Rejecting Rejection

new hope for kidney transplant patients

In the "old days" – five years ago – an estimated 30 percent of U.S. patients needing a kidney transplant were turned down due to blood compatibility issues between the recipient and the donor.

"People die waiting for kidneys," said Stanley C. Jordan, MD, director of kidney transplantation and transplant immunology at Cedars-Sinai Medical Center.  "If you don’t get a kidney, you have to be on dialysis. And being on dialysis is not a good life."

The patients who surviving on dialysis while hoping for a matching donor became the inspiration behind Dr. Jordan’s 20 years of extensive research into various aspects of immunology and transplantation.

All people fit into one of four blood types: A, B, AB and O. Everyone is compatible with some blood types, but not all of them. If a recipient received a kidney from a donor in an incompatible group, the recipient’s body would reject the kidney. Therefore, if a patient and a donor were deemed to be ABO incompatible, the transplant was cancelled.

Dr. Jordan believed that if he could reduce a kidney recipient’s blood antibodies that would immediately  "attack" a transplanted kidney from a donor who was in an incompatible blood group, then he could offer dialysis patients a new chance at life.

In 1990 the first incompatible transplant was performed at Cedars-Sinai Medical Center after the patient was treated with intravenous immunoglobulin (IVIG) to help reduce antibodies that prevent transplantation. This treatment was successful and led to the development the Transplant Immunotherapy Progam at Cedars-Sinai. While leading two National Institutes of Health controlled clinical trials, Dr. Jordan realized that the addition of another treatment, plasmapheresis,  would make ABO incompatible transplantation possible.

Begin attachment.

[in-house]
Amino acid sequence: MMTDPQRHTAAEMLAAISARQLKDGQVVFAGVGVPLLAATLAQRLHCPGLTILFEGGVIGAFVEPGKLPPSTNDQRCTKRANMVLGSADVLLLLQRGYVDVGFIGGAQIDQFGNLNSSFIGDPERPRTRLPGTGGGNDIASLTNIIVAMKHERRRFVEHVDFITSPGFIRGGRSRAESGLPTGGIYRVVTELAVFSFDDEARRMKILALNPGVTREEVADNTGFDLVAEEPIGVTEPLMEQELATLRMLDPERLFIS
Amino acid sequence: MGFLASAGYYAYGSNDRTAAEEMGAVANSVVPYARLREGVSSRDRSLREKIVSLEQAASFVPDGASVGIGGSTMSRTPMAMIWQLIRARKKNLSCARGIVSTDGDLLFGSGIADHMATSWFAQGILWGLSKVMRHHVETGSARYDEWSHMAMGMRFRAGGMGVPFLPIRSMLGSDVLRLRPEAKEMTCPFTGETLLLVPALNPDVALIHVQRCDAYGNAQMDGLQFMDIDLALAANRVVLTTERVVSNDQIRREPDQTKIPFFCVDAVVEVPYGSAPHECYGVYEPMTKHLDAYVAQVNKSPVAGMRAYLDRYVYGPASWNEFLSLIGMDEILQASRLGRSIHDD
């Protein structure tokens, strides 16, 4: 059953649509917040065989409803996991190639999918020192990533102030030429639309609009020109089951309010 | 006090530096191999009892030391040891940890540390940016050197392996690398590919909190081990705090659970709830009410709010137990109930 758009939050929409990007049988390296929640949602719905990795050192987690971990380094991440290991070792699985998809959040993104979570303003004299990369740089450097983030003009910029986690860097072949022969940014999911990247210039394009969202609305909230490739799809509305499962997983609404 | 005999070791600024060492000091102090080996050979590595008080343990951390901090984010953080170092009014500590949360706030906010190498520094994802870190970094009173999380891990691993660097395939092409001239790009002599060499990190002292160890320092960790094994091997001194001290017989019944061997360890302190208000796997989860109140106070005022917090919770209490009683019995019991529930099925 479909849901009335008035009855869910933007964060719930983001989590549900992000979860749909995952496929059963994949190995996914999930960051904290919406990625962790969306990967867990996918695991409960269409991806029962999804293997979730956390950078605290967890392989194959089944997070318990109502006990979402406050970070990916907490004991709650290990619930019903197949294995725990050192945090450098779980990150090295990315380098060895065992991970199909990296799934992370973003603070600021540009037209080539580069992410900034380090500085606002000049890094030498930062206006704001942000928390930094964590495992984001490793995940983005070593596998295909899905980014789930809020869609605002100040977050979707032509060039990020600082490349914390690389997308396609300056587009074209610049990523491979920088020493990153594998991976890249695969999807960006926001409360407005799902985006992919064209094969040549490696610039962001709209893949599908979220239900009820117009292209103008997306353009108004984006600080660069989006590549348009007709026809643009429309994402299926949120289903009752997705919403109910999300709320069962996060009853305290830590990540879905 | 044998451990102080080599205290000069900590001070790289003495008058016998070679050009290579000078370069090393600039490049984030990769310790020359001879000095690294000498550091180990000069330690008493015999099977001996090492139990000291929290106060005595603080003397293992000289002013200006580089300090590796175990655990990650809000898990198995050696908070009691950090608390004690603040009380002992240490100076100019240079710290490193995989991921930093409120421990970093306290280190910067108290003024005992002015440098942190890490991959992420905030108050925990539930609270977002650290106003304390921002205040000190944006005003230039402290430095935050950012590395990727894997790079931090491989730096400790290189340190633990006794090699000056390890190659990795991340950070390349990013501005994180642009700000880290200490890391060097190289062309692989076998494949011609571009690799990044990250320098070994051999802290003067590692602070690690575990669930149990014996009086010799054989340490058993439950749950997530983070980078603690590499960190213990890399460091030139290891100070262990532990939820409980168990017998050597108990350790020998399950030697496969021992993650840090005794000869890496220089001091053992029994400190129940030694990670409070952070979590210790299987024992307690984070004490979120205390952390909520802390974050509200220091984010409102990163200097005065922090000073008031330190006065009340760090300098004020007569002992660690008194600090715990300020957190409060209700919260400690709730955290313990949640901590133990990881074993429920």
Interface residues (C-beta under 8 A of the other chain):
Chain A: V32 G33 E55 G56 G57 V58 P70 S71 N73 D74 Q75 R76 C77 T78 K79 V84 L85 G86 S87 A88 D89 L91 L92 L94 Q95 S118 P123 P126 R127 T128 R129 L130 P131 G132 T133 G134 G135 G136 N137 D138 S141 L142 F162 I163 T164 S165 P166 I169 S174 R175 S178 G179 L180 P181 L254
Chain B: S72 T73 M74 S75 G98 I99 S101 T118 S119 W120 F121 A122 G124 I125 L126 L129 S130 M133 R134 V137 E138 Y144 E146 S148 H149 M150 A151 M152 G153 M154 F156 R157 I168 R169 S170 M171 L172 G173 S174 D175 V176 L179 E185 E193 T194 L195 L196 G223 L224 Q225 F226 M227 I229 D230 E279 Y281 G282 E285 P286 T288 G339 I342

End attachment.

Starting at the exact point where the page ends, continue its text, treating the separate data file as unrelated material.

Plasmapheresis removes the plasma portion of the blood. This is where the antibodies are that seek and destroy ABO incompatible organs. A person may have to undergo several sessions of plasmapheresis before surgery to bring the levels of antibodies down. After at the last plasmapheresis treatment, the kidney recipient receives an intravenous infusion of immune globulin to replace the antibodies the body needs to fight infections and to help prevent the harmful antibodies from returning.

When the recipient's antibodies against the donor's blood type have dropped to very low levels, the transplant can take place. The transplant recipient may have to undergo several more plasmapheresis and immune globulin treatments after the transplant.

"We can usually transplant 75 to 80 percent of the people we see," Jordan says, noting that about 20 percent of dialysis patients die every year. "I tell patients, 'If you have a donor, don't worry about the blood group issue' because now we have the techniques to allow transplantation."

Patients have journeyed to Jordan's office from as far away as Singapore and Australia for their transplant. Doctors from all over the world also come to learn how to perform incompatible transplants.

"The biggest problem in transplantation is that we know how to save lives, but we don’t have enough organs," Jordan says. "If we are able to widely implement ABO incompatible kidney transplants, we will add 1,500 to 2,000 new transplants a year."